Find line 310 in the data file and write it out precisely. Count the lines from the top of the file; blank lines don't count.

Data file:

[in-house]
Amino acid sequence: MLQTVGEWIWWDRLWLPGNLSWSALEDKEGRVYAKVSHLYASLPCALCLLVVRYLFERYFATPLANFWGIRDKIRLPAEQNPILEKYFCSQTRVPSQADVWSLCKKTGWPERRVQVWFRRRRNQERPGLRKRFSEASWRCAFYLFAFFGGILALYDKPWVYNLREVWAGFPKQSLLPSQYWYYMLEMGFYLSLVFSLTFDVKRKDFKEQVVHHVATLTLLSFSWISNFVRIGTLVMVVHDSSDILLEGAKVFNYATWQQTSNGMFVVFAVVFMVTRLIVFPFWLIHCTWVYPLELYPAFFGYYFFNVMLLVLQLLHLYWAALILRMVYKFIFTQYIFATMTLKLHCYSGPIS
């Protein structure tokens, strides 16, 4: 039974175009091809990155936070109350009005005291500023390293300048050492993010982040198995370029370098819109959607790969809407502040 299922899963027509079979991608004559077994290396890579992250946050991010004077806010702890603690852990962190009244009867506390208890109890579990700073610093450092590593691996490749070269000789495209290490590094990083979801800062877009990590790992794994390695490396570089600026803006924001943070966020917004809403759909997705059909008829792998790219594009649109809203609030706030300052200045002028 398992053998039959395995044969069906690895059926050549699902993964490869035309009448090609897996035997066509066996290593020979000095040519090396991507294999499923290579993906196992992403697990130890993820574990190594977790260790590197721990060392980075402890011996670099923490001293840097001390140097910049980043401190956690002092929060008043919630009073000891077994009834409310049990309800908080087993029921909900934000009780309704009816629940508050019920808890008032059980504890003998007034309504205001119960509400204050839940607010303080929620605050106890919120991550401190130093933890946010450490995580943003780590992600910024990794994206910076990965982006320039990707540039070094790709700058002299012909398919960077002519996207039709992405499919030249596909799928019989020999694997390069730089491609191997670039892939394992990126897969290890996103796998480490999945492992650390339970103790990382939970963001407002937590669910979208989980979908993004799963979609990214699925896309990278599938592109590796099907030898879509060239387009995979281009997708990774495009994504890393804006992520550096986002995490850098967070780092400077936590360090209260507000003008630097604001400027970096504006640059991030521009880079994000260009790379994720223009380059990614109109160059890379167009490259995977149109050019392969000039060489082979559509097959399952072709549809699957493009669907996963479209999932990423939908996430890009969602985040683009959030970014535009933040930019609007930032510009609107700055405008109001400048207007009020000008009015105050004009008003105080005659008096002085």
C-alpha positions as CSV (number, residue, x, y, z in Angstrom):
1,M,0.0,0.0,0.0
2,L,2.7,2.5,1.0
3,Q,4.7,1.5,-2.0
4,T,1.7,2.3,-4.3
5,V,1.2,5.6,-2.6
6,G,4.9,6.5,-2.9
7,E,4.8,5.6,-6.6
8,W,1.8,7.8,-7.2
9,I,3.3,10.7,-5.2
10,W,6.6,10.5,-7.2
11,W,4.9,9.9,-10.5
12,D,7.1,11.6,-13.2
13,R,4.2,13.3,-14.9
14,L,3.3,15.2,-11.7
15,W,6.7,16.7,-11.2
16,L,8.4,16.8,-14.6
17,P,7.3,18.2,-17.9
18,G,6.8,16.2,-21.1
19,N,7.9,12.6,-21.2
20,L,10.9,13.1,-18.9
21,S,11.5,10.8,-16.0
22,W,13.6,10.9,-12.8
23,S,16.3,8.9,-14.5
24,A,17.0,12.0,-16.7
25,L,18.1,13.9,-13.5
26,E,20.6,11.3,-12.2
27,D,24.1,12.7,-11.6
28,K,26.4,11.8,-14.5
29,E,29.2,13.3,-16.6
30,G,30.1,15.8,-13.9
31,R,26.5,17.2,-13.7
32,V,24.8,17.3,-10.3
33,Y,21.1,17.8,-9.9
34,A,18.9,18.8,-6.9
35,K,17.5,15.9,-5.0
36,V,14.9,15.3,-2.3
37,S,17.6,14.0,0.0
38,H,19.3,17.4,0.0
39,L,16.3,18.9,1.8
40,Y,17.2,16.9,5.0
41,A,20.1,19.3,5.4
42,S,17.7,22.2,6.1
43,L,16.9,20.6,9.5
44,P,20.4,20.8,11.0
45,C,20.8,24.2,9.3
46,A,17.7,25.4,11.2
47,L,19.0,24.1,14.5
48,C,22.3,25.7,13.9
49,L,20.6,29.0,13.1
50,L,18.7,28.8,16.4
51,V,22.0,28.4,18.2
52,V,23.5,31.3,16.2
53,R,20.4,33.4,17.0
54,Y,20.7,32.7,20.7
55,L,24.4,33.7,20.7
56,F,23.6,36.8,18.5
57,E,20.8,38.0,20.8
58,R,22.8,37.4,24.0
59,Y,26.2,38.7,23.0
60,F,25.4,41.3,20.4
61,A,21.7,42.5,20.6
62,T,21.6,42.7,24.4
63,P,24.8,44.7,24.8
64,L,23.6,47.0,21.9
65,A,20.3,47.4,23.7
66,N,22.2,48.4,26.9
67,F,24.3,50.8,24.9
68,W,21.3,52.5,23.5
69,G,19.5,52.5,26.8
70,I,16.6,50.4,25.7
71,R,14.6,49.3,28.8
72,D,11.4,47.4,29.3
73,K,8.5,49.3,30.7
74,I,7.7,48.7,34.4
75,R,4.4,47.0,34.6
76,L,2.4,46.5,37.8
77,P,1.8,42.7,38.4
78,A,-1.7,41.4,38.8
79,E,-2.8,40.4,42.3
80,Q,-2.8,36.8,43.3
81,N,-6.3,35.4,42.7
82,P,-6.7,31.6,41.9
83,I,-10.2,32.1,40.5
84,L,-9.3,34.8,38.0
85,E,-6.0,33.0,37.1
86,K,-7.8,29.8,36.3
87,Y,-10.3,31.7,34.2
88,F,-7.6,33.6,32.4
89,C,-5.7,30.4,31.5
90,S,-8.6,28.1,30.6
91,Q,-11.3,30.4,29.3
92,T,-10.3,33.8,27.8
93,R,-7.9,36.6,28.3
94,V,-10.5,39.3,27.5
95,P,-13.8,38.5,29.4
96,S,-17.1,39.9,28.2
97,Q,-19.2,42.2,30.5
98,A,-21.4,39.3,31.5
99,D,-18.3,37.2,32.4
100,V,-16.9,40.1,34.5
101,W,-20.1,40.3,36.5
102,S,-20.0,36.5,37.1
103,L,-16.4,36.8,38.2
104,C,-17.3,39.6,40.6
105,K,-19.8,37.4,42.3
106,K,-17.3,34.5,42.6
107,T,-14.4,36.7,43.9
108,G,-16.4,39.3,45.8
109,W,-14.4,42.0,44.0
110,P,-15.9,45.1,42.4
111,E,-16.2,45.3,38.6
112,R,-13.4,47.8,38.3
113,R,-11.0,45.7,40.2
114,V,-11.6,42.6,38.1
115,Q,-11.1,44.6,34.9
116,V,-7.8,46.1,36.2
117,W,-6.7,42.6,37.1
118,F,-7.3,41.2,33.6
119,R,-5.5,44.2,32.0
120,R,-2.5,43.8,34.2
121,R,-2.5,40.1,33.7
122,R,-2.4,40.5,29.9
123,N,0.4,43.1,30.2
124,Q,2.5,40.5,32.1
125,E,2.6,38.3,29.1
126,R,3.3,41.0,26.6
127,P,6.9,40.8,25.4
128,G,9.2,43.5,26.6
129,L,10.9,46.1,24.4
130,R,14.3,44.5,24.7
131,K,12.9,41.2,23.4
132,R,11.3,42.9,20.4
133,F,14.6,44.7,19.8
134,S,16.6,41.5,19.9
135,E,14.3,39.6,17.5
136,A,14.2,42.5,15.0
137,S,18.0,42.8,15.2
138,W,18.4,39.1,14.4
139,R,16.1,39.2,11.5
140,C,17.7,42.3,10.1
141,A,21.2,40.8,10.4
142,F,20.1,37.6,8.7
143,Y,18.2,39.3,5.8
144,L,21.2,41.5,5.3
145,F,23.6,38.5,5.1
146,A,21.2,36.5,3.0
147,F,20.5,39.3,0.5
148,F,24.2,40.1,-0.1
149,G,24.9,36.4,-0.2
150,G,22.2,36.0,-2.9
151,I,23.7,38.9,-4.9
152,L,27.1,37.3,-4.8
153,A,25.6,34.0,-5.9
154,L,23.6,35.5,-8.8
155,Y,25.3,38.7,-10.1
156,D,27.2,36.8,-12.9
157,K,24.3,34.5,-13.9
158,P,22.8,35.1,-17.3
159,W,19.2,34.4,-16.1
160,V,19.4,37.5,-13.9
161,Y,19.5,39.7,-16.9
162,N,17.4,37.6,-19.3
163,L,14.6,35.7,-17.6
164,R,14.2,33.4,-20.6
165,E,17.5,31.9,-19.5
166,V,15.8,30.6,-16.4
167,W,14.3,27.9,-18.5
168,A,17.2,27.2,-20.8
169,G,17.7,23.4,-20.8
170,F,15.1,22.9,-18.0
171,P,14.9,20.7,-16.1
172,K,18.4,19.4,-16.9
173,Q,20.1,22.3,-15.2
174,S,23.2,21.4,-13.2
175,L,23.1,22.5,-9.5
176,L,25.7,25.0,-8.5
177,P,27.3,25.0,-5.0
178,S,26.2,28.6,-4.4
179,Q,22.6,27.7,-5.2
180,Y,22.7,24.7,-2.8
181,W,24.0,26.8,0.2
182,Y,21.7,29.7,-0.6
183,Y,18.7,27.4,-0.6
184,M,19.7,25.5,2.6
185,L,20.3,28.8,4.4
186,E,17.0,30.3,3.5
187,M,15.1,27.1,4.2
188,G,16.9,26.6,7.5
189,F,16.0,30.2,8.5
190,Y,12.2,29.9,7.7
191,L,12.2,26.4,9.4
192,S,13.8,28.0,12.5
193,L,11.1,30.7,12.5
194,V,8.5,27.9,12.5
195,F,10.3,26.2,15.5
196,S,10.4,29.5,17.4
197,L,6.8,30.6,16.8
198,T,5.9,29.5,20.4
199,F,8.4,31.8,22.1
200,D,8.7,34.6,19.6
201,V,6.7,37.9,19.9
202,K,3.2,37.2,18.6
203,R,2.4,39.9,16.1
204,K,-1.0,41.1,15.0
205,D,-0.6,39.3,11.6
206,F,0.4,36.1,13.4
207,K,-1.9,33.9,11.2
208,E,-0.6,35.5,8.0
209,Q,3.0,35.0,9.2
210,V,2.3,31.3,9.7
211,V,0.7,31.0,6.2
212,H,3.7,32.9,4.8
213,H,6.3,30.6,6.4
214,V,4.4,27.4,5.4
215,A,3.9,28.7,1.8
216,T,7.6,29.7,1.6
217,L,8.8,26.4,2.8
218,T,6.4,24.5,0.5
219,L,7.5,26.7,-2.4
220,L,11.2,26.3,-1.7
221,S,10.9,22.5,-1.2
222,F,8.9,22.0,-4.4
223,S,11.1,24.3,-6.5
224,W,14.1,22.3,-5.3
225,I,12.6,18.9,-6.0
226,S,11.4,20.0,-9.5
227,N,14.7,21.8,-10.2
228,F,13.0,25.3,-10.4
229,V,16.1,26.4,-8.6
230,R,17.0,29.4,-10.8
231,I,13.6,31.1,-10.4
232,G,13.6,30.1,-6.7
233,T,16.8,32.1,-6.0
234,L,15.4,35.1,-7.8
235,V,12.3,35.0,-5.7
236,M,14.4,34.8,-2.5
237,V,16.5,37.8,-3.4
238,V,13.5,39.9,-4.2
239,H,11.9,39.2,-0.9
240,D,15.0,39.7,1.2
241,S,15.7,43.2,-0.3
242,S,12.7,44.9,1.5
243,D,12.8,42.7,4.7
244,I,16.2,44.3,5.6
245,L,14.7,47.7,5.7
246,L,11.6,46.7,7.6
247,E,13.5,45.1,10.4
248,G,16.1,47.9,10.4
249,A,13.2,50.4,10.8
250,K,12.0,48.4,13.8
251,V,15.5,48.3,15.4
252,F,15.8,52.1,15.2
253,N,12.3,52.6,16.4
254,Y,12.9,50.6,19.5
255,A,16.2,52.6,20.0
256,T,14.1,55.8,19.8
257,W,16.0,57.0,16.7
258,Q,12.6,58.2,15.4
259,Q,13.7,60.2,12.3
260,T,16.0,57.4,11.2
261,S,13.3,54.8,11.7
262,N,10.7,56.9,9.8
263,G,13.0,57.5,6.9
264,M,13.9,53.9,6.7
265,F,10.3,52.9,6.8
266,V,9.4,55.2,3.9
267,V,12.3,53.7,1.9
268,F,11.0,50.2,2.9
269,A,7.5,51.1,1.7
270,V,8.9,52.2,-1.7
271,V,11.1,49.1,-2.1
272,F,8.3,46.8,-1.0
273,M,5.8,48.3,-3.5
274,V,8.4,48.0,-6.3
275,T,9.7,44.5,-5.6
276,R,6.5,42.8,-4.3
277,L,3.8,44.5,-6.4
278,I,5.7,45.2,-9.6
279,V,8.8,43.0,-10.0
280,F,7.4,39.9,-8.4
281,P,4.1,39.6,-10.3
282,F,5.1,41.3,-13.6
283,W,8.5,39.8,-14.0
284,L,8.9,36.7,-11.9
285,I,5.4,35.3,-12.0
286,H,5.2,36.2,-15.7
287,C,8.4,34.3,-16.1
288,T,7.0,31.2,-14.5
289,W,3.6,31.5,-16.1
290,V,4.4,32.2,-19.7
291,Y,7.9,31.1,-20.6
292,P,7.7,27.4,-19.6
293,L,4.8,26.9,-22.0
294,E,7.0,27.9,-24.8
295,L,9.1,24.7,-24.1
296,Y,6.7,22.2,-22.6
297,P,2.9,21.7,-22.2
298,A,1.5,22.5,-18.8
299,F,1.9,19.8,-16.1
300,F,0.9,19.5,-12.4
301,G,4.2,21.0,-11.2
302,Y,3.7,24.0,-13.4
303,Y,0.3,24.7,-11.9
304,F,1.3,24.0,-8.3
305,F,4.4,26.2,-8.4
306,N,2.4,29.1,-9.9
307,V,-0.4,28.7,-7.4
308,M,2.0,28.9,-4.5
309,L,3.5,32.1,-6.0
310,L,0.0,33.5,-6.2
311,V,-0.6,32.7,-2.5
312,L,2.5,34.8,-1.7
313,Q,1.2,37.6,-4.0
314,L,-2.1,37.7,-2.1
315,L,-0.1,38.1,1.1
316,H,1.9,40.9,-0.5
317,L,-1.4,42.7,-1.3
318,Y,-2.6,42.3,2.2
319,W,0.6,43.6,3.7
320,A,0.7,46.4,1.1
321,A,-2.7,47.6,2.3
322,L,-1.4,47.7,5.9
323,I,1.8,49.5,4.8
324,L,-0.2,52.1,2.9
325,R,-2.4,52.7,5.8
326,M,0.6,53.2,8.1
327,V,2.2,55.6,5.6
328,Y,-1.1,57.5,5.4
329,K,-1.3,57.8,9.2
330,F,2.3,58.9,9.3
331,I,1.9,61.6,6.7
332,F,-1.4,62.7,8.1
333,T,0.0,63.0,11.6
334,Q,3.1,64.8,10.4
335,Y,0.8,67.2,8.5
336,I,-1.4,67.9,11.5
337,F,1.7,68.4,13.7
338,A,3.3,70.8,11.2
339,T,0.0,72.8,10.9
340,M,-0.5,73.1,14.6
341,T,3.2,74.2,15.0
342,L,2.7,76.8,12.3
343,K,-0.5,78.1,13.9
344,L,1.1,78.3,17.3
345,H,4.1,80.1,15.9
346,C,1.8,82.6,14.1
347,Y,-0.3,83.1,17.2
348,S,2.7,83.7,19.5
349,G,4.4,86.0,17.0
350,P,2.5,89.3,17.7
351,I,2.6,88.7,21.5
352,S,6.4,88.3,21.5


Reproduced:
306,N,2.4,29.1,-9.9